WHO unveils new certification recognizing countries that have eliminated trans-fats

GLOBAL – The World Health Organization (WHO) has announced a new certification programme to recognise countries that have eliminated industrially produced trans-fatty acids (TFA) from their national food supplies.

According to the global health body, TFA is a risk factor for noncommunicable diseases and increased intake (>1% of total energy intake) is associated with coronary heart disease events and premature death.

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Industrially produced TFA is used in baked and fried foods, pre-packaged snacks, and certain cooking oils and fats that are used at home, in restaurants or in street food.

Replacing it with healthier oils and fats is cost effective, life-saving, and feasible without changing the taste of food or its cost to the consumer.

WHO says that the proposed certification programme for TFA elimination is essential in establishing accountability among countries.

The programme also aims to accelerate global progress towards the organisation’s goal of eliminating industrially produced TFA by 2023.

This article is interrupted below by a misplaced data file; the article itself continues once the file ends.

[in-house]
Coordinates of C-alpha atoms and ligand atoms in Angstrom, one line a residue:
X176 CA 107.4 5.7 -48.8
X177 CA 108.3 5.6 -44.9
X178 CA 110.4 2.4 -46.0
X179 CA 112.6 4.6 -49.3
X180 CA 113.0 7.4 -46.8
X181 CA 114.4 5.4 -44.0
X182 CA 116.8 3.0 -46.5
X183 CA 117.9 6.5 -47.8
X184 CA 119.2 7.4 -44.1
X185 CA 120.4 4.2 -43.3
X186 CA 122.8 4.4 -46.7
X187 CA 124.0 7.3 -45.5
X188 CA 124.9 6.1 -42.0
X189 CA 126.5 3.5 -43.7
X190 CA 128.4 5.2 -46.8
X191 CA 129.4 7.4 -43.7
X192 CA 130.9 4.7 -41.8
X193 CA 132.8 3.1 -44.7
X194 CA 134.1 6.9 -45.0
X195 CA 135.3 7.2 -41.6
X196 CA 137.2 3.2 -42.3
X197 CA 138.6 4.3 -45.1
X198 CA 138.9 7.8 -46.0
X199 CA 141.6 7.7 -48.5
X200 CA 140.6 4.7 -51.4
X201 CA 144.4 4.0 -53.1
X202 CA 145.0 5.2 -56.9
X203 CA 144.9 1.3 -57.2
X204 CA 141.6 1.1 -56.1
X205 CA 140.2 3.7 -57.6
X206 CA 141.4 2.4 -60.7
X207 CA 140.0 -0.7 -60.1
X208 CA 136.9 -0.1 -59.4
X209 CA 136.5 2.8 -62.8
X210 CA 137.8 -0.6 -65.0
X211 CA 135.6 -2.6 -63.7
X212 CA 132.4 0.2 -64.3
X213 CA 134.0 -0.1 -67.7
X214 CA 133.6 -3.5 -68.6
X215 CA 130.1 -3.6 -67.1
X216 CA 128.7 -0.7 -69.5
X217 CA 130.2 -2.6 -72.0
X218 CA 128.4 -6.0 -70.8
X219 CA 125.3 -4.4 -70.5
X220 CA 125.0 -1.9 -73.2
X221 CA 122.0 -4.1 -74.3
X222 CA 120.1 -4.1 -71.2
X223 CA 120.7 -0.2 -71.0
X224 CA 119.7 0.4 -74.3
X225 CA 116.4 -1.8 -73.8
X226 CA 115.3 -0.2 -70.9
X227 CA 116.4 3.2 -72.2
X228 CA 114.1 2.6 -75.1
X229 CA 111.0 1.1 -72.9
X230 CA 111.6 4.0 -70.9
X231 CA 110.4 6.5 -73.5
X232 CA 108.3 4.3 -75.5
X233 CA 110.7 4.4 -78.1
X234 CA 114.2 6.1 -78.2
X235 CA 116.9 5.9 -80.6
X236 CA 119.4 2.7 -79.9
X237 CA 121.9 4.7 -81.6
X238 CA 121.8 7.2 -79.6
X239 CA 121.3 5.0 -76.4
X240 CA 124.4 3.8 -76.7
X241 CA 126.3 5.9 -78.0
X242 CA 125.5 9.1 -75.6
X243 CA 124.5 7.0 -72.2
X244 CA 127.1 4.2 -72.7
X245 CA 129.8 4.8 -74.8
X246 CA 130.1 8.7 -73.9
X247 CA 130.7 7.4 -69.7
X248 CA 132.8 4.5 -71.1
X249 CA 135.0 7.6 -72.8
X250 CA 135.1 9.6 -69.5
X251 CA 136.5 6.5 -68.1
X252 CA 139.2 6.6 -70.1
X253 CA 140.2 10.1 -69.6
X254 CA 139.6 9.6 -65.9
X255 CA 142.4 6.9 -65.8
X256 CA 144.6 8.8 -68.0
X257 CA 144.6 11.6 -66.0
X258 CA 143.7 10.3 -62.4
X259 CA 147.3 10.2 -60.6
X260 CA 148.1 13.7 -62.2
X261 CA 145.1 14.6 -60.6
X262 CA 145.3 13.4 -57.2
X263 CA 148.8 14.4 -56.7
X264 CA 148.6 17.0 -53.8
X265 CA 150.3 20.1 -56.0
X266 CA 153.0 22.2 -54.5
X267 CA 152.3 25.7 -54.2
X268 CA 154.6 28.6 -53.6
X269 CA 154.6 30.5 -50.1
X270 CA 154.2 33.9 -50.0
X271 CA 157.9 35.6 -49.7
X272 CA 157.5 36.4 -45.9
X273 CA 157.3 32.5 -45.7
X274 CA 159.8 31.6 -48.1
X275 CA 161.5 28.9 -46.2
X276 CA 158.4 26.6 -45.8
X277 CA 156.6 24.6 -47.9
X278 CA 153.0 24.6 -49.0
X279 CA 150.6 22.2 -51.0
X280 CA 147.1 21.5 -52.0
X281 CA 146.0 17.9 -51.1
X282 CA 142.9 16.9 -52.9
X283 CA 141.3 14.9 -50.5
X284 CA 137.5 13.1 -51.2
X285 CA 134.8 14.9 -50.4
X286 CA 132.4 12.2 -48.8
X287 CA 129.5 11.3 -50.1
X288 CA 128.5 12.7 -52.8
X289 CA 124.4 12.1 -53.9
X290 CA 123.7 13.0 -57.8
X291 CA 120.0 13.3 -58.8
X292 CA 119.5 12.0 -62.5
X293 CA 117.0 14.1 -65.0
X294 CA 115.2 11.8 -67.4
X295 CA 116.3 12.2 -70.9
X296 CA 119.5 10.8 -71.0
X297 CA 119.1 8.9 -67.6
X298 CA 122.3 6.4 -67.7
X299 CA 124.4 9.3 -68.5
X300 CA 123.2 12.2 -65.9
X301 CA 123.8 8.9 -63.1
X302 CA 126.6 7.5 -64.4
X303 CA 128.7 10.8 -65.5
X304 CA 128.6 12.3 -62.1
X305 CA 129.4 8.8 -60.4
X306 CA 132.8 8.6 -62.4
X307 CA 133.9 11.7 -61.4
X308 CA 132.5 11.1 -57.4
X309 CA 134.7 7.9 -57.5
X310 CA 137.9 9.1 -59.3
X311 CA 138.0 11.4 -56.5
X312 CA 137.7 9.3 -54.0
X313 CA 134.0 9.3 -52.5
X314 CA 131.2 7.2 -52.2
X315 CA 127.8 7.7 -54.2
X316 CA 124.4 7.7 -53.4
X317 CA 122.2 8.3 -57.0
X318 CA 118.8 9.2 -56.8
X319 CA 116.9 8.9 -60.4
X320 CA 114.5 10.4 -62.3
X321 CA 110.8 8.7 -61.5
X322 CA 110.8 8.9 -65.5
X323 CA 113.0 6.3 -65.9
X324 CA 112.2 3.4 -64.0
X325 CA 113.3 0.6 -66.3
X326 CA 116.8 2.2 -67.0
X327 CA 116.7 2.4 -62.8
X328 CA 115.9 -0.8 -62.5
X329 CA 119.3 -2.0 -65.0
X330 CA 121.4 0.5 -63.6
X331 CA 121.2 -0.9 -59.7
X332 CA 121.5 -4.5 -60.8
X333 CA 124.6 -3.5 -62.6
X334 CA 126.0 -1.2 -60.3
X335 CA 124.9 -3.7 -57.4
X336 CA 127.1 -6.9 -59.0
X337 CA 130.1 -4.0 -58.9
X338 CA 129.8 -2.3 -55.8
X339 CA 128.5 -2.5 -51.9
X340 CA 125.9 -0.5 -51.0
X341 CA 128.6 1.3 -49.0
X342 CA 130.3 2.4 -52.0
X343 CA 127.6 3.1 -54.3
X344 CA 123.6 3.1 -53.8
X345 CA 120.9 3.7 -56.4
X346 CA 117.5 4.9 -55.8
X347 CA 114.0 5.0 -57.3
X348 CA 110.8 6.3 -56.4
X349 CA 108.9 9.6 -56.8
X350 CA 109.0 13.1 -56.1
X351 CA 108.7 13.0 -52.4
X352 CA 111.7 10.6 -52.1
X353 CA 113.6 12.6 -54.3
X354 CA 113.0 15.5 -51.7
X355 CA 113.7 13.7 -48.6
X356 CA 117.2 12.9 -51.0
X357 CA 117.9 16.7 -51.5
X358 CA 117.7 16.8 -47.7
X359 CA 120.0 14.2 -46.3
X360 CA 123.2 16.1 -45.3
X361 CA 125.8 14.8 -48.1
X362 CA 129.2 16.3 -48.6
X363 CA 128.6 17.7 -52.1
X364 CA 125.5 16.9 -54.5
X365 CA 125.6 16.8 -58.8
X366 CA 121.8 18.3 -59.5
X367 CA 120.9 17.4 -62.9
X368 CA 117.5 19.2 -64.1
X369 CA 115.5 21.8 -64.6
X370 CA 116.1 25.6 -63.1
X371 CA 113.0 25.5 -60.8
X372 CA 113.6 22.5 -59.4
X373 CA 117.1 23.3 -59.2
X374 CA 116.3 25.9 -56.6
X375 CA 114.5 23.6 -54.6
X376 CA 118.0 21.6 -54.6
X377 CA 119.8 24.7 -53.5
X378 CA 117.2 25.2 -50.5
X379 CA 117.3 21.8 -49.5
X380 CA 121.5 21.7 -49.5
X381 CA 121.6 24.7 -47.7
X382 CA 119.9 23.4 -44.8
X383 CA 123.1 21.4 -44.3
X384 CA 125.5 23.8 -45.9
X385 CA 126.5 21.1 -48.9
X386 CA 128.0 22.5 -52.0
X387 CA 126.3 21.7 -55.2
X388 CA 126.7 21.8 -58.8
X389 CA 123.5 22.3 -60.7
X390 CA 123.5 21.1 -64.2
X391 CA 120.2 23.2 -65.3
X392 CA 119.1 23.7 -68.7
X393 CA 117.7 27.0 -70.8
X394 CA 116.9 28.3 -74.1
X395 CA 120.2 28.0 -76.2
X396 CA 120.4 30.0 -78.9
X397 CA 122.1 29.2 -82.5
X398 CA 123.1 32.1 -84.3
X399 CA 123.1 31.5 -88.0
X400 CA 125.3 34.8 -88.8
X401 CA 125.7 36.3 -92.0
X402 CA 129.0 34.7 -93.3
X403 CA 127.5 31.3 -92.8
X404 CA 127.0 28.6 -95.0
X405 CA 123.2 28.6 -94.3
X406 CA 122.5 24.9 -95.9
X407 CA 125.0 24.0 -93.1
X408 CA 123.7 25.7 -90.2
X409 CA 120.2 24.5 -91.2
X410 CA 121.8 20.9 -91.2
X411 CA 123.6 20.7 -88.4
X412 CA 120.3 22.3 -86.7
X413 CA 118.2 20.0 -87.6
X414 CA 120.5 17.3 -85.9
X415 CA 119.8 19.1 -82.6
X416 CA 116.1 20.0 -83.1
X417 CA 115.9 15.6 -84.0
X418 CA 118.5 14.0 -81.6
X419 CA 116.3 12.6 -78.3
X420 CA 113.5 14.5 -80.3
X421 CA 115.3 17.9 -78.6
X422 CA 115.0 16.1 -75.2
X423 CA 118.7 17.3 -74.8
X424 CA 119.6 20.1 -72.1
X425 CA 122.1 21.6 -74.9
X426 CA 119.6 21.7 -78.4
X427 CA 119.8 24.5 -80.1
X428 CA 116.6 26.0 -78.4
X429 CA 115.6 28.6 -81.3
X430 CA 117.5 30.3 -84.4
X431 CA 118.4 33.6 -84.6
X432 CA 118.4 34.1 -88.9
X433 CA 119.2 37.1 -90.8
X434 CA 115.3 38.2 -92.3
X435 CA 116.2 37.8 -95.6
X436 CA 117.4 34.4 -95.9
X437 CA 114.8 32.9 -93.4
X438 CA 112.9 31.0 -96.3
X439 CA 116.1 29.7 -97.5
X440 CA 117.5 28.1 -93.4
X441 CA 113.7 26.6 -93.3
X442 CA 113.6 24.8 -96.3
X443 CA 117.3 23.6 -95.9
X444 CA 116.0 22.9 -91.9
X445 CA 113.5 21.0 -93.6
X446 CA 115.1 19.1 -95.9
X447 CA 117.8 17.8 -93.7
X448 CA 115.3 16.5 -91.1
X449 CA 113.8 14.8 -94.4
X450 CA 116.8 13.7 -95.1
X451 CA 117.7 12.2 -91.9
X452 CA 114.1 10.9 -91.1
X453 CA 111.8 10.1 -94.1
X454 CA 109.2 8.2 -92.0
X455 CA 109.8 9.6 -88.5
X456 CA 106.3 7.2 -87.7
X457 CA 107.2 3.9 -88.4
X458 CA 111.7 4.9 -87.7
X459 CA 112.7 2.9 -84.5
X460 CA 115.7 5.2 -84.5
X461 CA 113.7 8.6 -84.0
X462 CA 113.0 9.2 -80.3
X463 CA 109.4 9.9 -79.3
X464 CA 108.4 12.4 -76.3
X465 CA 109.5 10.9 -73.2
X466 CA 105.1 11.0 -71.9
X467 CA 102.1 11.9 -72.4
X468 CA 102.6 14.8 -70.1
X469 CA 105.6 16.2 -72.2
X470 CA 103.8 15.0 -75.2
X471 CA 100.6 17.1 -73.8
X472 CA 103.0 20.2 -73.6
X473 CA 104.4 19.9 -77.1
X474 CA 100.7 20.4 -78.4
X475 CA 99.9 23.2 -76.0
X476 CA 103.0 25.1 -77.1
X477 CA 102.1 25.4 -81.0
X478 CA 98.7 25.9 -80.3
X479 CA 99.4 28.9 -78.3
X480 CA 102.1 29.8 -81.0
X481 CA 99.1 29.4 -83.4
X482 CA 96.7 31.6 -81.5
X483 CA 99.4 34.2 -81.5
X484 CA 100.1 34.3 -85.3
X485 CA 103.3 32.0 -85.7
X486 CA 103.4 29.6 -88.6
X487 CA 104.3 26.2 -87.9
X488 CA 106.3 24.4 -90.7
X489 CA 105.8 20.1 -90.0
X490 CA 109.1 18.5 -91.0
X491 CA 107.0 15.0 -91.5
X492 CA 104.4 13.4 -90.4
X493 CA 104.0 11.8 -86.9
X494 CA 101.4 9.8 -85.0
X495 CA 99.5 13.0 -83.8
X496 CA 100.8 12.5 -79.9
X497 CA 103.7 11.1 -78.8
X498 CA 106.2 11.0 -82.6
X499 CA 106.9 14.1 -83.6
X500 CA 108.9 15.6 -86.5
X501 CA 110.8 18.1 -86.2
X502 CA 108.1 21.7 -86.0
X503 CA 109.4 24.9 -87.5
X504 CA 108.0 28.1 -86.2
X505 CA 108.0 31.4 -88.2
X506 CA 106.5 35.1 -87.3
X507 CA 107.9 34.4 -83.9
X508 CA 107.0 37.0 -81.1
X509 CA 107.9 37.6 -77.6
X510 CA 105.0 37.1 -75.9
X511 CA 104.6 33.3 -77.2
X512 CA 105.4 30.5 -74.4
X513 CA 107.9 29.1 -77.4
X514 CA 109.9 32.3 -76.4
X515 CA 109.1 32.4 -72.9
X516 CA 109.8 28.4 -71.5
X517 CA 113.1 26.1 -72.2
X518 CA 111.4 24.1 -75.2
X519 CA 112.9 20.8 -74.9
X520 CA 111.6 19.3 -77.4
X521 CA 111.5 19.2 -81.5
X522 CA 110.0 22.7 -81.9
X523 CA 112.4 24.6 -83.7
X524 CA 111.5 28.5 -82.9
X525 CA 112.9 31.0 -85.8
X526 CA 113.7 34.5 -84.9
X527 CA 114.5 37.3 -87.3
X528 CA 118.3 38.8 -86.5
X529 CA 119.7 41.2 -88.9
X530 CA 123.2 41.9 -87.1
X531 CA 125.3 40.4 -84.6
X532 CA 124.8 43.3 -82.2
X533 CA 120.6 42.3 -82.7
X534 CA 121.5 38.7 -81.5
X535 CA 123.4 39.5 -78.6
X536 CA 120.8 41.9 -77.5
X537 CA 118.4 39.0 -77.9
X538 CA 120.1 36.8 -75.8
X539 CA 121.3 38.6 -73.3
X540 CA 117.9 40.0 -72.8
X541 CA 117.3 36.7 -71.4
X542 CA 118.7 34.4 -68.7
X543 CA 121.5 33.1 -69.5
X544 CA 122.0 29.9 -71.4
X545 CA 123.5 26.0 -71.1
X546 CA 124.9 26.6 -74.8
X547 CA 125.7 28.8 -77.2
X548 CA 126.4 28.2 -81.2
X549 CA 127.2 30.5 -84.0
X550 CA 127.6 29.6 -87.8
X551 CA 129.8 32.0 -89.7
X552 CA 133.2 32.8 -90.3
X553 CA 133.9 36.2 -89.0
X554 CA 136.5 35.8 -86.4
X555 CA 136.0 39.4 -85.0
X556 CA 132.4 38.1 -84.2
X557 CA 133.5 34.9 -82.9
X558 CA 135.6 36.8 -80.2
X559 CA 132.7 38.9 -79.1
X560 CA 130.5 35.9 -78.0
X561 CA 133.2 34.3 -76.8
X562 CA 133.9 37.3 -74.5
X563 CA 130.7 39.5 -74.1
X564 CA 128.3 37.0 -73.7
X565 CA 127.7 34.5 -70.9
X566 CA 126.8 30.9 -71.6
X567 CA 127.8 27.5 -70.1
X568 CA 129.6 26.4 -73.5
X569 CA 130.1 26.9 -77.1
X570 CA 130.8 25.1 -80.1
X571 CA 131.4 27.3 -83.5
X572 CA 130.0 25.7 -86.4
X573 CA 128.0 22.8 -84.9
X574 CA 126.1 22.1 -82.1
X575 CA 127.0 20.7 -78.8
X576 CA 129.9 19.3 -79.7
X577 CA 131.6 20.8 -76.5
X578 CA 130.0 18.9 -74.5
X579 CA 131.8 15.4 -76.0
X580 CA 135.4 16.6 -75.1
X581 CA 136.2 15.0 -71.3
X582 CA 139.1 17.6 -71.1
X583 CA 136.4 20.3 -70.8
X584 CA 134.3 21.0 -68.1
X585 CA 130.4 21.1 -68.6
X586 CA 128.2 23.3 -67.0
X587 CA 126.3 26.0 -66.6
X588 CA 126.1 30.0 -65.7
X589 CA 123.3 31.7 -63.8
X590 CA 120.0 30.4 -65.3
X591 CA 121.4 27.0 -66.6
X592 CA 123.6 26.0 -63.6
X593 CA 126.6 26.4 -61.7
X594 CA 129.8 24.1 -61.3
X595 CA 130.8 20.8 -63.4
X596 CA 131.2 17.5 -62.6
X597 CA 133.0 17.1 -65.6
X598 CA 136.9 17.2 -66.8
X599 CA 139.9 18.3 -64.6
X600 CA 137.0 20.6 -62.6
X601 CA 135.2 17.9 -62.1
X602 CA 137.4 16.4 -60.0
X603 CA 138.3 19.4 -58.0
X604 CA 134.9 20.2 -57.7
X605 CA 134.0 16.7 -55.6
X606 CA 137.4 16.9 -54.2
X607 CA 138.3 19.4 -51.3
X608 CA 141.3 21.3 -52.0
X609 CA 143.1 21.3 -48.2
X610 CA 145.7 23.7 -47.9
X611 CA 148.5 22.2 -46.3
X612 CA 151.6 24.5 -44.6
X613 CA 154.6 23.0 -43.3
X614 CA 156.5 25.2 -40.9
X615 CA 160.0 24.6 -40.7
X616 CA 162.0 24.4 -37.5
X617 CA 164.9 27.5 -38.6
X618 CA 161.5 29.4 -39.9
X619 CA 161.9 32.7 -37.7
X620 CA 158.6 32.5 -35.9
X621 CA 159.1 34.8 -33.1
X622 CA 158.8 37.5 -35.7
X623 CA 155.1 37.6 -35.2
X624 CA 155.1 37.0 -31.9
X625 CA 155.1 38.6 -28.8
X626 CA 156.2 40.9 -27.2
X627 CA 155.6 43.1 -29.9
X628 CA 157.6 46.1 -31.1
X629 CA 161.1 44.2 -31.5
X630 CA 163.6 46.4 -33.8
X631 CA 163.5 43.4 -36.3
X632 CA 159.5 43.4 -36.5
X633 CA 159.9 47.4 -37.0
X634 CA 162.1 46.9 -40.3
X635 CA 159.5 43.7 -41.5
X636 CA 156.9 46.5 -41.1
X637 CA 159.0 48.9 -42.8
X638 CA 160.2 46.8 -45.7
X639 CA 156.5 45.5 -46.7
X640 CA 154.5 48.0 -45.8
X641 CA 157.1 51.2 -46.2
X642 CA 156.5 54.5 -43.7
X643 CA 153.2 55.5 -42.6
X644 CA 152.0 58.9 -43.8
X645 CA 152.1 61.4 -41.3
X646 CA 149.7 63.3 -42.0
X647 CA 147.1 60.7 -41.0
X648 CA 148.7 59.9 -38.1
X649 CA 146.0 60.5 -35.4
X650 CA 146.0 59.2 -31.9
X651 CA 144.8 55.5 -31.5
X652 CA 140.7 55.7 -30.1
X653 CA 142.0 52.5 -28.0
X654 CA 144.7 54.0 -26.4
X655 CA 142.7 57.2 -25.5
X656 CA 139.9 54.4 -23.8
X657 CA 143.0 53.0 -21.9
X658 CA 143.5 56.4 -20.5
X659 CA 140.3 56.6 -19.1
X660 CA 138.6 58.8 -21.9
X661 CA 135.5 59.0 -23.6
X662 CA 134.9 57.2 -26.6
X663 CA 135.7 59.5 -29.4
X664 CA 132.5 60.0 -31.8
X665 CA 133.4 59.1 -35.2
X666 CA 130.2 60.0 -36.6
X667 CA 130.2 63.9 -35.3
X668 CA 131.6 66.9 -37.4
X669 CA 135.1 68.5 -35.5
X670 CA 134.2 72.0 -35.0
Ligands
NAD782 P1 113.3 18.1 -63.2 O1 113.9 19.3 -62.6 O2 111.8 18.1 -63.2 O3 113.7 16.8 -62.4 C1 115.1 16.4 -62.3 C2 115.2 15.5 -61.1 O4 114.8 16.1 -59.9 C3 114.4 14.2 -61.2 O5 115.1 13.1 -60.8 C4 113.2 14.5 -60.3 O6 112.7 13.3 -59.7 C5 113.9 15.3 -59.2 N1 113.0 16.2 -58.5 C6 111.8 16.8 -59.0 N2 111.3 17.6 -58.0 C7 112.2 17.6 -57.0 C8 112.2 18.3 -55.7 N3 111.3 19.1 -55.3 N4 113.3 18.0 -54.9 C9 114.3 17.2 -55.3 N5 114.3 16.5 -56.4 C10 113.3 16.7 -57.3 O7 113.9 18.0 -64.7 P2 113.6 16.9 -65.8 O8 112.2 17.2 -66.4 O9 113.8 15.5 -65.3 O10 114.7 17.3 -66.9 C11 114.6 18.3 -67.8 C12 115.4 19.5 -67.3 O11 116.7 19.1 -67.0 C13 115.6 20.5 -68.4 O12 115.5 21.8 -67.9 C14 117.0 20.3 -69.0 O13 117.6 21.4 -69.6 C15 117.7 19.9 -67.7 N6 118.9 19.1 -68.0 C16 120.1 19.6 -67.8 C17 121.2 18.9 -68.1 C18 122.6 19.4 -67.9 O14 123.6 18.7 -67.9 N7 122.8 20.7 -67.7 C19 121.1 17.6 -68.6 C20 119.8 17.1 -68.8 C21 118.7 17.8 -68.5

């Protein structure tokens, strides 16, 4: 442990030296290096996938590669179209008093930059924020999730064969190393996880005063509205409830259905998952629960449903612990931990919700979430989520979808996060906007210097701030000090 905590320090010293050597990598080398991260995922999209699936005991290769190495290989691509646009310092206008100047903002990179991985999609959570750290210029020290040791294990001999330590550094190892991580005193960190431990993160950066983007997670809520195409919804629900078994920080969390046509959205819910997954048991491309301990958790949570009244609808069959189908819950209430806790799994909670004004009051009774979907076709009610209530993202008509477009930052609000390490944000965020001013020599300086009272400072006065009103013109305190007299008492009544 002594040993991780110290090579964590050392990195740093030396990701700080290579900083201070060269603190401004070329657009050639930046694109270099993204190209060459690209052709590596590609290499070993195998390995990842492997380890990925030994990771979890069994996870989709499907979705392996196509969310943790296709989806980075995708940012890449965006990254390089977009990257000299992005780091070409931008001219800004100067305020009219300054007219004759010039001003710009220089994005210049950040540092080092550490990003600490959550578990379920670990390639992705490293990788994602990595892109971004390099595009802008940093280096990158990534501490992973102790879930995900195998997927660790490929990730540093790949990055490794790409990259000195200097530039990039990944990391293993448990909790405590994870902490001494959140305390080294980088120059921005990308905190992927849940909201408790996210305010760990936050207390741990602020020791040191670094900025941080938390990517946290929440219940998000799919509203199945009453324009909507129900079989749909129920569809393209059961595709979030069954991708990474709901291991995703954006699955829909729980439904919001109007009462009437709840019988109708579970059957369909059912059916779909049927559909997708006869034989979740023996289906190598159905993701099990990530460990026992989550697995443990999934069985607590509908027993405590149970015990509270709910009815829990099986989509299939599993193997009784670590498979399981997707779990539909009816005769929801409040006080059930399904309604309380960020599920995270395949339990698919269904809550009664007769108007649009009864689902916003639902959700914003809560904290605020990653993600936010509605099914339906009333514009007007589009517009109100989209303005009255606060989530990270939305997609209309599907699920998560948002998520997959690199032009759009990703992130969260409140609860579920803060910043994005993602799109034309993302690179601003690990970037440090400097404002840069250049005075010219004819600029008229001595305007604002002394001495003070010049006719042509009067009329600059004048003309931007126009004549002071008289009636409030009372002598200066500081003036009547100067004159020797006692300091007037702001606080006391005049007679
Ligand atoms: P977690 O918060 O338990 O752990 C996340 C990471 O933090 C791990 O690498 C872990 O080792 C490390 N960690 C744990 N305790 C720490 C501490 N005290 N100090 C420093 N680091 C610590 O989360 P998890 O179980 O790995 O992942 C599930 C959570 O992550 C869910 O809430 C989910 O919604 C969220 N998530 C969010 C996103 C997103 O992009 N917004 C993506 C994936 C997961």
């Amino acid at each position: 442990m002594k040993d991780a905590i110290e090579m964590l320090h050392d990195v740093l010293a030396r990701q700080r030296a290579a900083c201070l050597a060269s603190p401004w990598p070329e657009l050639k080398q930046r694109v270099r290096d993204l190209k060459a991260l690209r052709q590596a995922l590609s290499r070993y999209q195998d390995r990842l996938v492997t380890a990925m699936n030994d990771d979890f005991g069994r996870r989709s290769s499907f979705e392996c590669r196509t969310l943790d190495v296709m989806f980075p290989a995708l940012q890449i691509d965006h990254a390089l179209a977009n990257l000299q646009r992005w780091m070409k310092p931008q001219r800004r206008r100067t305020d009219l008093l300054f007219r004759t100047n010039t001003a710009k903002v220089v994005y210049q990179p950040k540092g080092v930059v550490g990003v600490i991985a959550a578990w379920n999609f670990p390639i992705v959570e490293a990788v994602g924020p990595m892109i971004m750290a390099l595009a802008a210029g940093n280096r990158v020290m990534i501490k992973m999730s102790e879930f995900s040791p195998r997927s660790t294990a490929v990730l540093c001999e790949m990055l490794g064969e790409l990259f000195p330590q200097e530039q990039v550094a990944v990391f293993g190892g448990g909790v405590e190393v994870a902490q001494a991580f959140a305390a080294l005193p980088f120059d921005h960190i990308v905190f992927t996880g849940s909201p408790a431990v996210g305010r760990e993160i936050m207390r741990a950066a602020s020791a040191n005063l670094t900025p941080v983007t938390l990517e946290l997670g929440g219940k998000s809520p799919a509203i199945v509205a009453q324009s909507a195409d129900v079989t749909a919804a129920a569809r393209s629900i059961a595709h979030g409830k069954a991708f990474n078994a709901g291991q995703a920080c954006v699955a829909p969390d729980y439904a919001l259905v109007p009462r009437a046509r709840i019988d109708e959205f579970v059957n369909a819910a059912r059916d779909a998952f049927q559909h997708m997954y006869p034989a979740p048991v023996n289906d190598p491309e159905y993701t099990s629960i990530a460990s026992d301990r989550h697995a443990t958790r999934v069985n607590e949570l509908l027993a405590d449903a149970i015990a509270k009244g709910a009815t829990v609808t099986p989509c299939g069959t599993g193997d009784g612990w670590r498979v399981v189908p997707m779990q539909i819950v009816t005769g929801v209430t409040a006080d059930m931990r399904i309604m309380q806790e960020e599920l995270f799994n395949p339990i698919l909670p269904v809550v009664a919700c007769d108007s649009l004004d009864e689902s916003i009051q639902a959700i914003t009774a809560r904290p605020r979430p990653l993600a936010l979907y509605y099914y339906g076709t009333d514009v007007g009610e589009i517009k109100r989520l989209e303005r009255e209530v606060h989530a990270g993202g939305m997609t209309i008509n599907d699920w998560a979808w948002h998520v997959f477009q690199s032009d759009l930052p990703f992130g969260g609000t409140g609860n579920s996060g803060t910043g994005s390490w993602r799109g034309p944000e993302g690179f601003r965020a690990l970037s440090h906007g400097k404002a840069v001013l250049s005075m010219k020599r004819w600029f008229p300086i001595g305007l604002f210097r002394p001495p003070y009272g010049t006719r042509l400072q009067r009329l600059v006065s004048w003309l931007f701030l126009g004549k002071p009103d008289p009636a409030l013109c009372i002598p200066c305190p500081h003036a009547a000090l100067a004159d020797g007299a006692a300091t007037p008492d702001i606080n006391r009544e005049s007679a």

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WHO previously issued guidance to countries that recommends countries to either limit industrially produced TFA to 2g per 100g of total fat in all fats, oils and foods; or ban the production and use of partially hydrogenated oils.

To qualify for certification under the new programme, countries must demonstrate that one of the policy options has been implemented and that effective monitoring and enforcement systems are in place.

Today, countries are responding to WHO’s call to action and many have passed and implemented best-practice policies.

Currently best-practice TFA policies have come into effect in 14 countries (covering 589 million people) and additional 26 countries have passed a best-practice TFA policy that will come into effect in the next two years (covering additional 815 million people).

WHO estimates that, in the next two years, approximately 1.4 billion people will be protected from industrially produced TFA.

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